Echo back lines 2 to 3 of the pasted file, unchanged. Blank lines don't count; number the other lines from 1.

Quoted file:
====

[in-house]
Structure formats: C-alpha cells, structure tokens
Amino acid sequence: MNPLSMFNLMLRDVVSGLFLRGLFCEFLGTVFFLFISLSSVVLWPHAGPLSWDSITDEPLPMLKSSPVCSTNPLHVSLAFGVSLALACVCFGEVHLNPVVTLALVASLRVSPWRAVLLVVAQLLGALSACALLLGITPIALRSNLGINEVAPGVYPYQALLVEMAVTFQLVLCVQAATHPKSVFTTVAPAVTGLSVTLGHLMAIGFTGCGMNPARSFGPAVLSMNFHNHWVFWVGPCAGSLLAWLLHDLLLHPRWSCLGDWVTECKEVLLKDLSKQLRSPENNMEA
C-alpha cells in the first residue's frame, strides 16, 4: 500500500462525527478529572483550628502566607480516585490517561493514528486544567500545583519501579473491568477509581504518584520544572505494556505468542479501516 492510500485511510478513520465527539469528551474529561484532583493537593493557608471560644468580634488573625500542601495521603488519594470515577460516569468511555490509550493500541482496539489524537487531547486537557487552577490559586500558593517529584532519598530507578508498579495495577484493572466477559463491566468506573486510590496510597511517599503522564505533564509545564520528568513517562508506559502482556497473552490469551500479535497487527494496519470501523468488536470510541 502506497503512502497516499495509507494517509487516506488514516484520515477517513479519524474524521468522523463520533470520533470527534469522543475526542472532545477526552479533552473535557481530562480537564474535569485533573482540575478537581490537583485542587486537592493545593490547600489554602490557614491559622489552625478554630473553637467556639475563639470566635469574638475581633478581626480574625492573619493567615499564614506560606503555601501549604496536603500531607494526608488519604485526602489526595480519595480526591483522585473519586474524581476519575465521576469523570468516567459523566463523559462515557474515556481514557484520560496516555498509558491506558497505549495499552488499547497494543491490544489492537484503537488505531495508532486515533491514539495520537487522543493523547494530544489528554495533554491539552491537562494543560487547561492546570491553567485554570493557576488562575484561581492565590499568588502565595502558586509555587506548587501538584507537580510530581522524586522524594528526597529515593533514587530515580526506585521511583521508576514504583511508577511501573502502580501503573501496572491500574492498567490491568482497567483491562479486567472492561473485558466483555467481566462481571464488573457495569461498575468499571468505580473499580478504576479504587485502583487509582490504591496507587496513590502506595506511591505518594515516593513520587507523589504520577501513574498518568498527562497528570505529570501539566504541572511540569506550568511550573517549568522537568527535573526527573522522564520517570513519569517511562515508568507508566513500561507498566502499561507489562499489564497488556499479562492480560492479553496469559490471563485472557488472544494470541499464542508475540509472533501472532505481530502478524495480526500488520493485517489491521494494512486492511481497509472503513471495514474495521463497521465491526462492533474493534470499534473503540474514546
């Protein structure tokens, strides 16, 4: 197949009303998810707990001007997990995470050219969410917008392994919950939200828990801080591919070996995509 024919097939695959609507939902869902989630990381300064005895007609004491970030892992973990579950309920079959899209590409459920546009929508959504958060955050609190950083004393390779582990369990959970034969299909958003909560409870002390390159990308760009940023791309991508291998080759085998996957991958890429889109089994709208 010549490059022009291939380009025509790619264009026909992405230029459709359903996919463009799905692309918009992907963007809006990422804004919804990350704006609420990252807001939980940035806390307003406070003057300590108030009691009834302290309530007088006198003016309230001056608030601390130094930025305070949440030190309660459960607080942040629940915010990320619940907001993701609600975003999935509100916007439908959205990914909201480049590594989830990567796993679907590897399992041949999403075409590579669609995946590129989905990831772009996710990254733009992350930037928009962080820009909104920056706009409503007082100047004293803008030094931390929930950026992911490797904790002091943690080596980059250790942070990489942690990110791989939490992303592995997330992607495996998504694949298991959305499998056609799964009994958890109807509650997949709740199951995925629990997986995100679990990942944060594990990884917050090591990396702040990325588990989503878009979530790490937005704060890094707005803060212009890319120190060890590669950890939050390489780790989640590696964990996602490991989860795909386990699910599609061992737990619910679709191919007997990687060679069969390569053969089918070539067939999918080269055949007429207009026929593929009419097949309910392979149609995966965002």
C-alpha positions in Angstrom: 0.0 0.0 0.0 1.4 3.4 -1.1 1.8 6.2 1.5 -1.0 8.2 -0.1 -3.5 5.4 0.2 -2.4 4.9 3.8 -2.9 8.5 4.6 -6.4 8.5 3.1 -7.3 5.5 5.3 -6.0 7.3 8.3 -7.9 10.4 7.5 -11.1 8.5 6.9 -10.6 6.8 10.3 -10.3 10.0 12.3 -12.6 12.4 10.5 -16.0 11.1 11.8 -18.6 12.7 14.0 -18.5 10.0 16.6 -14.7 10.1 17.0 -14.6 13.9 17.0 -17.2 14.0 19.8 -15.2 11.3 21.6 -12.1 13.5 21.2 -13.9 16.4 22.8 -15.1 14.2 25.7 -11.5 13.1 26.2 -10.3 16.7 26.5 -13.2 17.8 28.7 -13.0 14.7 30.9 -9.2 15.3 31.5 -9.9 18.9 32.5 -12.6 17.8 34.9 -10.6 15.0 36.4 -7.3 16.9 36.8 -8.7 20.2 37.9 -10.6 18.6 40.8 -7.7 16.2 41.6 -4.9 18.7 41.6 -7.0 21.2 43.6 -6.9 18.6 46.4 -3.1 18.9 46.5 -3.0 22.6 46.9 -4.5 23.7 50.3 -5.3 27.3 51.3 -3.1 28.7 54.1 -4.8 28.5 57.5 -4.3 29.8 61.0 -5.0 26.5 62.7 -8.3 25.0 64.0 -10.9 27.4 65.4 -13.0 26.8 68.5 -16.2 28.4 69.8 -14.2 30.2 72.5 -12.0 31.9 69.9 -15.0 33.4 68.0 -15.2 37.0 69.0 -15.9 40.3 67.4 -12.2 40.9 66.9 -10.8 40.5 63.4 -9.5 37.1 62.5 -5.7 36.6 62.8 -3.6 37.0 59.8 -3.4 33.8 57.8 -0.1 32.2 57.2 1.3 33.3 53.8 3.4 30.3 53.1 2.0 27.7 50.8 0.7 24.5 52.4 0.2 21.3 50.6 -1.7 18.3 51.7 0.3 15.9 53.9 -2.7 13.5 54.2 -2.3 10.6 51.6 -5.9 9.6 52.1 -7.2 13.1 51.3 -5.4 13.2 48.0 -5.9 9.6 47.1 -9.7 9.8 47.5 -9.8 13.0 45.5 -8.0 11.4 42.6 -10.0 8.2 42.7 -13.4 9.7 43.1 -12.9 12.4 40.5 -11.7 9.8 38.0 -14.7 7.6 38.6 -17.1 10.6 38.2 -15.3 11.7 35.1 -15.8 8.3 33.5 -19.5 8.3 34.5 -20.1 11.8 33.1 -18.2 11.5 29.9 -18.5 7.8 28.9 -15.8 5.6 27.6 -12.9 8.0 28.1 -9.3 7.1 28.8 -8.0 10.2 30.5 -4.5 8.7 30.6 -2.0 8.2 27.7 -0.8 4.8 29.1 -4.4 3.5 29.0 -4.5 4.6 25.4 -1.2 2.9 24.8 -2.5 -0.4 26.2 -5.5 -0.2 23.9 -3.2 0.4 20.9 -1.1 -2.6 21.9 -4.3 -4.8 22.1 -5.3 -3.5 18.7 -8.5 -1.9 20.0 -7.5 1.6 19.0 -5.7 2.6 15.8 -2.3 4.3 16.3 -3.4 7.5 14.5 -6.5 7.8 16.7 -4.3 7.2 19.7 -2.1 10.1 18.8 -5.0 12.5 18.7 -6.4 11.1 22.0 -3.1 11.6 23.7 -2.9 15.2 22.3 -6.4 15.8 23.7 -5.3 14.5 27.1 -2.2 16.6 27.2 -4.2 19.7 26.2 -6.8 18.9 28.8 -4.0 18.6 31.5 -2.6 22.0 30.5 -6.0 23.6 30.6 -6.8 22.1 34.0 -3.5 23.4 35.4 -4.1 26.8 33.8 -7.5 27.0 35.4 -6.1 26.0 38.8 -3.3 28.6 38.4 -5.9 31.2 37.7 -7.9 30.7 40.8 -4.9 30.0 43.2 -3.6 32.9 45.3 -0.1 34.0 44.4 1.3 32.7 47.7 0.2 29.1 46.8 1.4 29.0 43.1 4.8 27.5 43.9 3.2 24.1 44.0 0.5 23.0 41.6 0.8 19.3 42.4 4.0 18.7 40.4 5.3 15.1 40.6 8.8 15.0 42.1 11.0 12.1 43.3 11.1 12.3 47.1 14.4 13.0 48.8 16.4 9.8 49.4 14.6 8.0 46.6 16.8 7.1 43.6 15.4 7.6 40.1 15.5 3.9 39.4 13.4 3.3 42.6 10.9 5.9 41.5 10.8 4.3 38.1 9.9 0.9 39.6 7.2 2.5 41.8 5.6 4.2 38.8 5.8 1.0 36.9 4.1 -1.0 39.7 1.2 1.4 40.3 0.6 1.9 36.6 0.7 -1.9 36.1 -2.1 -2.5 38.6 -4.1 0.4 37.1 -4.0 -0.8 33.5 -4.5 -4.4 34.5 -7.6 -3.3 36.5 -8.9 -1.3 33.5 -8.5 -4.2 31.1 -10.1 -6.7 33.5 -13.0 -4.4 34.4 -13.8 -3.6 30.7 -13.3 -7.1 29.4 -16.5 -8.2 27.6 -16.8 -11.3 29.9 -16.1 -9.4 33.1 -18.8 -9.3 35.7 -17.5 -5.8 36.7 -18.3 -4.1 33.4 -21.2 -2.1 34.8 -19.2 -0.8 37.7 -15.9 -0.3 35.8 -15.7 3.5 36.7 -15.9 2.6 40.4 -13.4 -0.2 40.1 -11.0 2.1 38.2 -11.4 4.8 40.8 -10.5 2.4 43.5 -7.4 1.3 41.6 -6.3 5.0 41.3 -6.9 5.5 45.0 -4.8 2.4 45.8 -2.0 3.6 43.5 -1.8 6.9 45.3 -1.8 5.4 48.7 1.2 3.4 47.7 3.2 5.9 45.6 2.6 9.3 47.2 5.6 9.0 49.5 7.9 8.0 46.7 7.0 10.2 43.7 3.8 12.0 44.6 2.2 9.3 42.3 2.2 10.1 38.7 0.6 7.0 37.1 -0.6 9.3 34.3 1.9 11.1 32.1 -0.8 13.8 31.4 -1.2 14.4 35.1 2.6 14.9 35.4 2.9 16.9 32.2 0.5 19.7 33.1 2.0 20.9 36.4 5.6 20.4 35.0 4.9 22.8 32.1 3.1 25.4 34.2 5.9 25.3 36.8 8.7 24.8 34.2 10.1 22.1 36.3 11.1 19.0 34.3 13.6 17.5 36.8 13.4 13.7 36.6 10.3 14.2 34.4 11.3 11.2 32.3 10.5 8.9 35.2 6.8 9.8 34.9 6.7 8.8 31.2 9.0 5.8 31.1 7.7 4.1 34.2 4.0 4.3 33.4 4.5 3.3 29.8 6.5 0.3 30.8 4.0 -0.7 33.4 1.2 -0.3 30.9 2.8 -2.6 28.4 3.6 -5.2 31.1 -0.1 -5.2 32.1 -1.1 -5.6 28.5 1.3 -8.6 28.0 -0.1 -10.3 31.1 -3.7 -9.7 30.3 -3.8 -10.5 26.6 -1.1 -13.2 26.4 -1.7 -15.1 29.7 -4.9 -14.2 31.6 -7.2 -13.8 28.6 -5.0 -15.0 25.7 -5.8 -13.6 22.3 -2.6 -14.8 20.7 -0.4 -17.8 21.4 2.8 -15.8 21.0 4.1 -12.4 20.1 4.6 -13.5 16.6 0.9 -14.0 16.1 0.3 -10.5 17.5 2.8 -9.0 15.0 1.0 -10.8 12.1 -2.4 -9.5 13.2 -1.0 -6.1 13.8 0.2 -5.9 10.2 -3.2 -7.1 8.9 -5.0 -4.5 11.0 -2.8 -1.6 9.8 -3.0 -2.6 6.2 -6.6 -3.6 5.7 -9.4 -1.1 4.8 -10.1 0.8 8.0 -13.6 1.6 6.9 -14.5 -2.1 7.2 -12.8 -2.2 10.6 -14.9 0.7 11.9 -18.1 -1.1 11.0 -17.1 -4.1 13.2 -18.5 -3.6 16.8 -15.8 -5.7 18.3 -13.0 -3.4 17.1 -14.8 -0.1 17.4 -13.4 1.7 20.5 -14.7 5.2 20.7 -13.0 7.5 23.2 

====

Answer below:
Structure formats: C-alpha cells, structure tokens
Amino acid sequence: MNPLSMFNLMLRDVVSGLFLRGLFCEFLGTVFFLFISLSSVVLWPHAGPLSWDSITDEPLPMLKSSPVCSTNPLHVSLAFGVSLALACVCFGEVHLNPVVTLALVASLRVSPWRAVLLVVAQLLGALSACALLLGITPIALRSNLGINEVAPGVYPYQALLVEMAVTFQLVLCVQAATHPKSVFTTVAPAVTGLSVTLGHLMAIGFTGCGMNPARSFGPAVLSMNFHNHWVFWVGPCAGSLLAWLLHDLLLHPRWSCLGDWVTECKEVLLKDLSKQLRSPENNMEA